# Use of I/Q representation for unmodulated Rx Signal

it may be a stupid question but while learning about DSP and Modulation I was wondering, if the I/Q representation of an RF Signal is of any use, when the received signal does not contain any modulation. So I understand the concepts of Inphase and Quadrature components, how they are modulated in the sender, combined for transmission and demodulated in the receiver. But if i where to receive some other signal, lets say for example RF-emissions from some random or physical source i want to observe. Does the separation into I- and Q components yield any value then? Since it has never been composed to hold information by the source. Or would there still be a value in having I- and Q components?

I couldnt find any explicit statement on that yet.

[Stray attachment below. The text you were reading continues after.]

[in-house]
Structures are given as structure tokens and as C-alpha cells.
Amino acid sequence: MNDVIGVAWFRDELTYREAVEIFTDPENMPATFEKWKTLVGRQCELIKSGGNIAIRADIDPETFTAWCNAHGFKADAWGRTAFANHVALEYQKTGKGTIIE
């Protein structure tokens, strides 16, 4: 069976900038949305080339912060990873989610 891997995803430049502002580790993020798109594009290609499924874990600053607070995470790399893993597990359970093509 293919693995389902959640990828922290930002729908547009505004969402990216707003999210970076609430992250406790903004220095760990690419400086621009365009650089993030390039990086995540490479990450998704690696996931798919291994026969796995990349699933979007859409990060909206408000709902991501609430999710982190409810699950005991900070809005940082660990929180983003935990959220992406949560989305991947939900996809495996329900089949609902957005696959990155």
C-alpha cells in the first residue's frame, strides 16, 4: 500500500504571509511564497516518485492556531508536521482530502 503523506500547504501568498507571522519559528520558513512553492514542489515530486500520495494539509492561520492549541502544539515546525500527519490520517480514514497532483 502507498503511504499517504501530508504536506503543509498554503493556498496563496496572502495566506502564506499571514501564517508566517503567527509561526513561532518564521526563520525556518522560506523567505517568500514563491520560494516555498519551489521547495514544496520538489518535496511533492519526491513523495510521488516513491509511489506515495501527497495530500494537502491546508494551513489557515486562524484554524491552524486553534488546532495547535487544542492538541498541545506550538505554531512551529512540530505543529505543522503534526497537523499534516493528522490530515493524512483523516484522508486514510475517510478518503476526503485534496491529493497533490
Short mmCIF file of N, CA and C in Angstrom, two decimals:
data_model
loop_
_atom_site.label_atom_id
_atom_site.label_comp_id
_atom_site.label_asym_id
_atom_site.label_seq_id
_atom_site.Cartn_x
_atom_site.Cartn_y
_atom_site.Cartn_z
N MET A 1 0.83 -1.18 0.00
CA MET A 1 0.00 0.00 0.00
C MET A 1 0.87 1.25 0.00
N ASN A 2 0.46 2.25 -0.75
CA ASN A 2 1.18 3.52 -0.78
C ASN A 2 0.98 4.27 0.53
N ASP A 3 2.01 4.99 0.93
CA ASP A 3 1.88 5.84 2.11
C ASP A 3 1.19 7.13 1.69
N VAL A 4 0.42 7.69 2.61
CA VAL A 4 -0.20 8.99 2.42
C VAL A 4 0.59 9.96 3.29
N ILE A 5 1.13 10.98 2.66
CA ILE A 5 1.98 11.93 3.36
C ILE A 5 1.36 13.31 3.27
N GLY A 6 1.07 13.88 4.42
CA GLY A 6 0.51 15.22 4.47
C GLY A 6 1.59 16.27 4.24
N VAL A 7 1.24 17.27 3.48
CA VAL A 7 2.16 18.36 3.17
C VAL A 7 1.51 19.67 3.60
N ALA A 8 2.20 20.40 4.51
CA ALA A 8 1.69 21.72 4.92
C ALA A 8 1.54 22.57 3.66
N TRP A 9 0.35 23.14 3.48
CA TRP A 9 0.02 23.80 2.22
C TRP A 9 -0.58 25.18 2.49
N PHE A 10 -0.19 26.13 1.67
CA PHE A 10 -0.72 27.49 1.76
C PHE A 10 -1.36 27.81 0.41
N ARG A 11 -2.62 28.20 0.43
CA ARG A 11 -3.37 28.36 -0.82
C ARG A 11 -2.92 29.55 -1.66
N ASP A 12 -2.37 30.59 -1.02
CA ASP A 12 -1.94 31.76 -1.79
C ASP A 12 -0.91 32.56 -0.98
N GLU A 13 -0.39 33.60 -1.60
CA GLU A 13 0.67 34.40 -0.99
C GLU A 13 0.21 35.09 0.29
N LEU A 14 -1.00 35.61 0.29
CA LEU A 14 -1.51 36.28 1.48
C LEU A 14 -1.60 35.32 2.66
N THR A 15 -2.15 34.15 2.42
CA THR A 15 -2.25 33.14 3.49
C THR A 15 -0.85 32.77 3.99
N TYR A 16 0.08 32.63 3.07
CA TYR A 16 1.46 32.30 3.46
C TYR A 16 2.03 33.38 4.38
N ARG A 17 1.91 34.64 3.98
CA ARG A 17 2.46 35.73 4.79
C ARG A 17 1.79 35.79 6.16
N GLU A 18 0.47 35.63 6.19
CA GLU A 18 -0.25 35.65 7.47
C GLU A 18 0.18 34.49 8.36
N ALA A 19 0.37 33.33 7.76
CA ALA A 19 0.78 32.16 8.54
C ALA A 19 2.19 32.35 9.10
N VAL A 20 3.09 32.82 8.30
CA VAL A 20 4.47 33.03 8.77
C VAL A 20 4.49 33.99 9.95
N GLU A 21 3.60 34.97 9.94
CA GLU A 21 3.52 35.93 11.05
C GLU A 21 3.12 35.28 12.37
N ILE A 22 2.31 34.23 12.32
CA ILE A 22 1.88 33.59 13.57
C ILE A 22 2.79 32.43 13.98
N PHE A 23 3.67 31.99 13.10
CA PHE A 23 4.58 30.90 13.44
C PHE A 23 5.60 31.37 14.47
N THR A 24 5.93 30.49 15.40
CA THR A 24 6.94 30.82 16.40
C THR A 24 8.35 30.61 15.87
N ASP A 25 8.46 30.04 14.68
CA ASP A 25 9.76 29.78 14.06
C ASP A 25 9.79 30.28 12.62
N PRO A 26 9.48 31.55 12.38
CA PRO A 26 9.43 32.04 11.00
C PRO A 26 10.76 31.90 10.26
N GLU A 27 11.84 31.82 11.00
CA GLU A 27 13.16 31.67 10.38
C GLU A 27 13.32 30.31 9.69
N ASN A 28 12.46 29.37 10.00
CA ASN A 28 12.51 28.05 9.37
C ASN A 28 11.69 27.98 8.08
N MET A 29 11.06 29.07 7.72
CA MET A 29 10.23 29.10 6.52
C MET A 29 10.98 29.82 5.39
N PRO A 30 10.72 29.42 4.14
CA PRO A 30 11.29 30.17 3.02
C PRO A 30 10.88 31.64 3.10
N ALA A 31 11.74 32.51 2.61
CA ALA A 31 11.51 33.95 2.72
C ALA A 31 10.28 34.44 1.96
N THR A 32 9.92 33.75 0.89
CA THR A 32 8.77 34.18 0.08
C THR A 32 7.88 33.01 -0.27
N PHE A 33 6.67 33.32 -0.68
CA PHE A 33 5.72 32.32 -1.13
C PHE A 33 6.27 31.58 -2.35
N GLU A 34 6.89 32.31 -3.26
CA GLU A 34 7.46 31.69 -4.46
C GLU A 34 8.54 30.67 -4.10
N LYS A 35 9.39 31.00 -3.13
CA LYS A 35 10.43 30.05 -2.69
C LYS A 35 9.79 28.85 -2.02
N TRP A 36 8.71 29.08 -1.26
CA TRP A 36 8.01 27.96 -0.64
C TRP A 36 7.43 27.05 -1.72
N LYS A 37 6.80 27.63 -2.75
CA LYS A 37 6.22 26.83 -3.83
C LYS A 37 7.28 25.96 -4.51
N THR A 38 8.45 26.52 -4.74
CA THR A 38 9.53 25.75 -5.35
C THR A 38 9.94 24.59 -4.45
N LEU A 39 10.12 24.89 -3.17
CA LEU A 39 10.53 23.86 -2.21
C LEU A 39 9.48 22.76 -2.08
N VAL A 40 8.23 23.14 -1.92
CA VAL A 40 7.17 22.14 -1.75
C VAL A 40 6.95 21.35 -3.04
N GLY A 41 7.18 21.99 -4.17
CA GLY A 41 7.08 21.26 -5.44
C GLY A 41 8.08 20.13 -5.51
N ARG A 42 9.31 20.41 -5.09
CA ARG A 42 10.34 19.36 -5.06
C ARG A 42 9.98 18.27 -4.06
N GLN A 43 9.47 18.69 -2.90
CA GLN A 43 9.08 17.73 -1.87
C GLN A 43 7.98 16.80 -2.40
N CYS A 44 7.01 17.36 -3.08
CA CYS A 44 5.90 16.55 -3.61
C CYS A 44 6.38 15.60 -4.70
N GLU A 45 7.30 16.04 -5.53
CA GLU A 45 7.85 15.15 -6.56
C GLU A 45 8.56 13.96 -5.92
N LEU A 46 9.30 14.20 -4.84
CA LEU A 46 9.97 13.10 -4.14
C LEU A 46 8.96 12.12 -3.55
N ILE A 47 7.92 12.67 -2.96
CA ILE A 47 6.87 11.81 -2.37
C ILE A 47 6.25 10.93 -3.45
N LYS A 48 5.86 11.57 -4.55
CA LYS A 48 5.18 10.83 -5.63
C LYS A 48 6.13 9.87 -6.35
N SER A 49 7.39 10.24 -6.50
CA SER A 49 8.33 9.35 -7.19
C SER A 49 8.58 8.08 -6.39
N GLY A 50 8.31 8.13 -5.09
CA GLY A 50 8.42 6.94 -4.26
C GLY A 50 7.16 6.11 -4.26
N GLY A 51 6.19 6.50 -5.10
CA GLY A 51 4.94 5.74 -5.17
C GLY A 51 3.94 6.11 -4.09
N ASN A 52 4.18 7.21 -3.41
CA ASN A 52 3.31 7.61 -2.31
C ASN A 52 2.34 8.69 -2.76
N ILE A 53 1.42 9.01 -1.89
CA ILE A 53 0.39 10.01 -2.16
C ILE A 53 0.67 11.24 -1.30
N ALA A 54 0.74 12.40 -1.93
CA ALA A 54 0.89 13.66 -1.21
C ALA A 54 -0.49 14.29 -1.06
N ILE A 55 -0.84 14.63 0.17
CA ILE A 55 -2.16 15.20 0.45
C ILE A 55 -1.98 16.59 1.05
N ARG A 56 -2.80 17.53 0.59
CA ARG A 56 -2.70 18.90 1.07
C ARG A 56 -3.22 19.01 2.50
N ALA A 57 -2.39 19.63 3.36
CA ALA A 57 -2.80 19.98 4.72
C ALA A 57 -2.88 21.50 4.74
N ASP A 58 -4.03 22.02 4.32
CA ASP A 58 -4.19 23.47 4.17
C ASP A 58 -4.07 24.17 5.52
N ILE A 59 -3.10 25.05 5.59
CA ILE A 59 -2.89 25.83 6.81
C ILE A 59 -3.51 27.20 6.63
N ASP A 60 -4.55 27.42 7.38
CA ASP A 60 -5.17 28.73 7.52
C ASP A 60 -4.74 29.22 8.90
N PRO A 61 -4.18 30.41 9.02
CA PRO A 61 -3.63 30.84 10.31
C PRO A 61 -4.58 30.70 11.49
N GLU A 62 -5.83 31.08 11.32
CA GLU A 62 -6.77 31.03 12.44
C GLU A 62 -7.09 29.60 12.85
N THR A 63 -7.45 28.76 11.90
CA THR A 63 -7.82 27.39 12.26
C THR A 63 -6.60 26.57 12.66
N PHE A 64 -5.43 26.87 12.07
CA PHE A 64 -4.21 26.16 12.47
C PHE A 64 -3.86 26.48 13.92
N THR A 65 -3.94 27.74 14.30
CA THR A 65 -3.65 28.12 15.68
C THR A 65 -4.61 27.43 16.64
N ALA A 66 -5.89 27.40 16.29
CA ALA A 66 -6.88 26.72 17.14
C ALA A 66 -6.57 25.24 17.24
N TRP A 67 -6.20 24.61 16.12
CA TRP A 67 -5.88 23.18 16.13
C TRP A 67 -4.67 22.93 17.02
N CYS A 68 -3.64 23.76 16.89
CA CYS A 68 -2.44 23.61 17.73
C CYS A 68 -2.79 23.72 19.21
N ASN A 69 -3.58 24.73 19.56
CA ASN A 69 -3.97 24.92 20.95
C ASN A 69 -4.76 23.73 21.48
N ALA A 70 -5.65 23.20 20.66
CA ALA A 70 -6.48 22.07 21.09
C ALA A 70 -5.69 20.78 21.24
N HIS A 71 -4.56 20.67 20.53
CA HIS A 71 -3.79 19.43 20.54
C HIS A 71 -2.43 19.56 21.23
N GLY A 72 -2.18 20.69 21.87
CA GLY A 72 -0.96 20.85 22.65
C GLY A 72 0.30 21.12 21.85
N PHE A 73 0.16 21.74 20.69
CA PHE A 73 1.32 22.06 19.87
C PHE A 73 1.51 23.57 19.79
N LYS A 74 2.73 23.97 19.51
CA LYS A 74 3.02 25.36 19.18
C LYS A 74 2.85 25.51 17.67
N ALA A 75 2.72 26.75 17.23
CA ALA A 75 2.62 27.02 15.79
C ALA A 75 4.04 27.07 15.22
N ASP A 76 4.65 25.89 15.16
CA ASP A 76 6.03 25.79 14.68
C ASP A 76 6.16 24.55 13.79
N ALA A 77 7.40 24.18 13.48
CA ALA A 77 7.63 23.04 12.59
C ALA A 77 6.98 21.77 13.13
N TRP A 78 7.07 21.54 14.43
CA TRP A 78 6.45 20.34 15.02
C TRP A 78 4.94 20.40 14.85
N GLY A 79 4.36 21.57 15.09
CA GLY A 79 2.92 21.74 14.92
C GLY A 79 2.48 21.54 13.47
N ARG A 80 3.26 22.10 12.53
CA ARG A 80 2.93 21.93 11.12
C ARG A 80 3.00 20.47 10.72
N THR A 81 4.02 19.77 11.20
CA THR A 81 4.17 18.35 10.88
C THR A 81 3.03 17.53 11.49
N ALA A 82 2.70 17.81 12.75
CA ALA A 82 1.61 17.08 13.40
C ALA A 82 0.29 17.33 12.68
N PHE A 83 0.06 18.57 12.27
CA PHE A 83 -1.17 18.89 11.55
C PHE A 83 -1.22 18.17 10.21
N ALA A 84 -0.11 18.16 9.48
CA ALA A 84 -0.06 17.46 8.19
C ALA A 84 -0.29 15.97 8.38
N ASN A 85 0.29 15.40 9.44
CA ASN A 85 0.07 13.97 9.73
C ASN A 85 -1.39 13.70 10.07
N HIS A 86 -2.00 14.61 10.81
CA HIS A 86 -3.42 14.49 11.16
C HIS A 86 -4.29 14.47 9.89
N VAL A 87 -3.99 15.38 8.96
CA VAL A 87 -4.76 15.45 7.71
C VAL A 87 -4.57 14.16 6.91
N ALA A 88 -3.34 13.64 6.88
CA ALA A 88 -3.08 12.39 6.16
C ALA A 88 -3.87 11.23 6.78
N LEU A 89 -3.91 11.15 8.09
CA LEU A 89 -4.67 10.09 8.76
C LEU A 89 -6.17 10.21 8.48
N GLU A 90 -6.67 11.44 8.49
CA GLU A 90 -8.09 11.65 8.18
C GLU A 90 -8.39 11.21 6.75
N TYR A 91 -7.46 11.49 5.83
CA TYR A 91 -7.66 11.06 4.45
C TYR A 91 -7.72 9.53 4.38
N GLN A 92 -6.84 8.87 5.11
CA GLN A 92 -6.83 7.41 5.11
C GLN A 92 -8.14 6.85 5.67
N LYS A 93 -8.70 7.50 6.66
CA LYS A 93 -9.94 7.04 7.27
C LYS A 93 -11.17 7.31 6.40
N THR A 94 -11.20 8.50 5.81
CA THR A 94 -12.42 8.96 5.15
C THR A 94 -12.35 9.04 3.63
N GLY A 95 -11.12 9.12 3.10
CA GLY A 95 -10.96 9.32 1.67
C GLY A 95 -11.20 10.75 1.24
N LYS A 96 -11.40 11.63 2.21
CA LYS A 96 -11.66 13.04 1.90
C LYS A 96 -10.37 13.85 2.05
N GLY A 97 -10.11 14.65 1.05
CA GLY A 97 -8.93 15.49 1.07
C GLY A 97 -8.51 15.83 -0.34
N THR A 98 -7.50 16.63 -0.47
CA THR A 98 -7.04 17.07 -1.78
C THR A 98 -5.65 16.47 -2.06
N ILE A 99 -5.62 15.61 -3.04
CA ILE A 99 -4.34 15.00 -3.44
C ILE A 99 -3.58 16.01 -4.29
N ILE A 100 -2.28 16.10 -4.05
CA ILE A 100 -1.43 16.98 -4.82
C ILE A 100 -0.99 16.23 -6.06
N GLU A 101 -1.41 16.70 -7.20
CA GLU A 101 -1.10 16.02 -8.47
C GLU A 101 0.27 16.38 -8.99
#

Cheers

Lucas

If you are "observing" the source, this implies there is some sort of information you are looking to get out of it, whether it be the total background noise, interference levels etc.

Do you find "value and use" in the RF signal's magnitude versus time? What about the RF signal's phase versus time? The IQ representation gives us both of these and it simply is another way to represent complex numbers:

$$Ae^{j\theta} = A\cos(\theta)+jA\sin(\theta) = I + jQ$$

One reason complex numbers (I/Q representation) for RF signals are useful is that for real signals, the positive and negative frequency spectrums are complex conjugate symmetric as complex numbers. This means we can represent any real RF signal using just the positive (or negative) spectrum as an analytic baseband signal, describing the signal independently from the carrier frequency.